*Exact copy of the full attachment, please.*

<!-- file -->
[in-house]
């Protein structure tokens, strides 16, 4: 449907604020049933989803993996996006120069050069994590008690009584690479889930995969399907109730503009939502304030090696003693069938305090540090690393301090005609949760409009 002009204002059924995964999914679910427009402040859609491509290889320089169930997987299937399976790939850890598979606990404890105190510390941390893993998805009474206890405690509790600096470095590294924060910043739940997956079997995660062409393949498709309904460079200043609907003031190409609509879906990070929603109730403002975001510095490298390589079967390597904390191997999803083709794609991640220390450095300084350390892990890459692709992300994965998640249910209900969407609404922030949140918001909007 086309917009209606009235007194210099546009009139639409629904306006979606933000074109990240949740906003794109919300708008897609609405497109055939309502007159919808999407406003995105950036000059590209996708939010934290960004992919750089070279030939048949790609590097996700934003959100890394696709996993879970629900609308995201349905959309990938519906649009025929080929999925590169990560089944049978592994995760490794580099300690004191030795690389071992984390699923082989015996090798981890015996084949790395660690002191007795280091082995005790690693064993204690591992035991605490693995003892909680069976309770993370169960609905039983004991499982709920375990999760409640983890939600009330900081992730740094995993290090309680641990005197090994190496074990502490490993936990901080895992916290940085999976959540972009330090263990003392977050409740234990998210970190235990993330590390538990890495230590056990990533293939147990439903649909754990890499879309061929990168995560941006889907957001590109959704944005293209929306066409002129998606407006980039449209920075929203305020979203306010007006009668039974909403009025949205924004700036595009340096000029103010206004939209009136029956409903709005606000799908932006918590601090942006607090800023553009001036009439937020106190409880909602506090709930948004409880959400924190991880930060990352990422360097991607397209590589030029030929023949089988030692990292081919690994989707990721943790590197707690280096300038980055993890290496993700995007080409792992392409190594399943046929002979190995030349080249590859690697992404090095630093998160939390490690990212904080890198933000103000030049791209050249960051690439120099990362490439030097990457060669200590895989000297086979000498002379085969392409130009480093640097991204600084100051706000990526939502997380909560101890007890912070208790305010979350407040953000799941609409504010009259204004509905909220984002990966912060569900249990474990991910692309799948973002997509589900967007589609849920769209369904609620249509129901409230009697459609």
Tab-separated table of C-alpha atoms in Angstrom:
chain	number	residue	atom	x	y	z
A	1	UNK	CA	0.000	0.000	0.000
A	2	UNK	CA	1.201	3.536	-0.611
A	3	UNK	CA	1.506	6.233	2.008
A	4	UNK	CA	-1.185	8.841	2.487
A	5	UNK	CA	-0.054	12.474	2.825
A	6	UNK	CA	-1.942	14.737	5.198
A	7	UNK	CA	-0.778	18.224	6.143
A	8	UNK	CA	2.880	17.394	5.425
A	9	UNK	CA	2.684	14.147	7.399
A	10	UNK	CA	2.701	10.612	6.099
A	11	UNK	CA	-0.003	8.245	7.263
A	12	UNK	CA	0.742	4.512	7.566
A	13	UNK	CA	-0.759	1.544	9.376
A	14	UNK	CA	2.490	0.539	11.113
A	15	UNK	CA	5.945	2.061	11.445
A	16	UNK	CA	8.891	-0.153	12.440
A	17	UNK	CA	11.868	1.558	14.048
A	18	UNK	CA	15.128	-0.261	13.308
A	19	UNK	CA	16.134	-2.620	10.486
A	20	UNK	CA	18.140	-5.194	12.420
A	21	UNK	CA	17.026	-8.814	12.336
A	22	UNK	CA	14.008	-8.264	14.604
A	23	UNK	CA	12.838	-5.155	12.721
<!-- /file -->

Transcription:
[in-house]
């Protein structure tokens, strides 16, 4: 449907604020049933989803993996996006120069050069994590008690009584690479889930995969399907109730503009939502304030090696003693069938305090540090690393301090005609949760409009 002009204002059924995964999914679910427009402040859609491509290889320089169930997987299937399976790939850890598979606990404890105190510390941390893993998805009474206890405690509790600096470095590294924060910043739940997956079997995660062409393949498709309904460079200043609907003031190409609509879906990070929603109730403002975001510095490298390589079967390597904390191997999803083709794609991640220390450095300084350390892990890459692709992300994965998640249910209900969407609404922030949140918001909007 086309917009209606009235007194210099546009009139639409629904306006979606933000074109990240949740906003794109919300708008897609609405497109055939309502007159919808999407406003995105950036000059590209996708939010934290960004992919750089070279030939048949790609590097996700934003959100890394696709996993879970629900609308995201349905959309990938519906649009025929080929999925590169990560089944049978592994995760490794580099300690004191030795690389071992984390699923082989015996090798981890015996084949790395660690002191007795280091082995005790690693064993204690591992035991605490693995003892909680069976309770993370169960609905039983004991499982709920375990999760409640983890939600009330900081992730740094995993290090309680641990005197090994190496074990502490490993936990901080895992916290940085999976959540972009330090263990003392977050409740234990998210970190235990993330590390538990890495230590056990990533293939147990439903649909754990890499879309061929990168995560941006889907957001590109959704944005293209929306066409002129998606407006980039449209920075929203305020979203306010007006009668039974909403009025949205924004700036595009340096000029103010206004939209009136029956409903709005606000799908932006918590601090942006607090800023553009001036009439937020106190409880909602506090709930948004409880959400924190991880930060990352990422360097991607397209590589030029030929023949089988030692990292081919690994989707990721943790590197707690280096300038980055993890290496993700995007080409792992392409190594399943046929002979190995030349080249590859690697992404090095630093998160939390490690990212904080890198933000103000030049791209050249960051690439120099990362490439030097990457060669200590895989000297086979000498002379085969392409130009480093640097991204600084100051706000990526939502997380909560101890007890912070208790305010979350407040953000799941609409504010009259204004509905909220984002990966912060569900249990474990991910692309799948973002997509589900967007589609849920769209369904609620249509129901409230009697459609």
Tab-separated table of C-alpha atoms in Angstrom:
chain	number	residue	atom	x	y	z
A	1	UNK	CA	0.000	0.000	0.000
A	2	UNK	CA	1.201	3.536	-0.611
A	3	UNK	CA	1.506	6.233	2.008
A	4	UNK	CA	-1.185	8.841	2.487
A	5	UNK	CA	-0.054	12.474	2.825
A	6	UNK	CA	-1.942	14.737	5.198
A	7	UNK	CA	-0.778	18.224	6.143
A	8	UNK	CA	2.880	17.394	5.425
A	9	UNK	CA	2.684	14.147	7.399
A	10	UNK	CA	2.701	10.612	6.099
A	11	UNK	CA	-0.003	8.245	7.263
A	12	UNK	CA	0.742	4.512	7.566
A	13	UNK	CA	-0.759	1.544	9.376
A	14	UNK	CA	2.490	0.539	11.113
A	15	UNK	CA	5.945	2.061	11.445
A	16	UNK	CA	8.891	-0.153	12.440
A	17	UNK	CA	11.868	1.558	14.048
A	18	UNK	CA	15.128	-0.261	13.308
A	19	UNK	CA	16.134	-2.620	10.486
A	20	UNK	CA	18.140	-5.194	12.420
A	21	UNK	CA	17.026	-8.814	12.336
A	22	UNK	CA	14.008	-8.264	14.604
A	23	UNK	CA	12.838	-5.155	12.721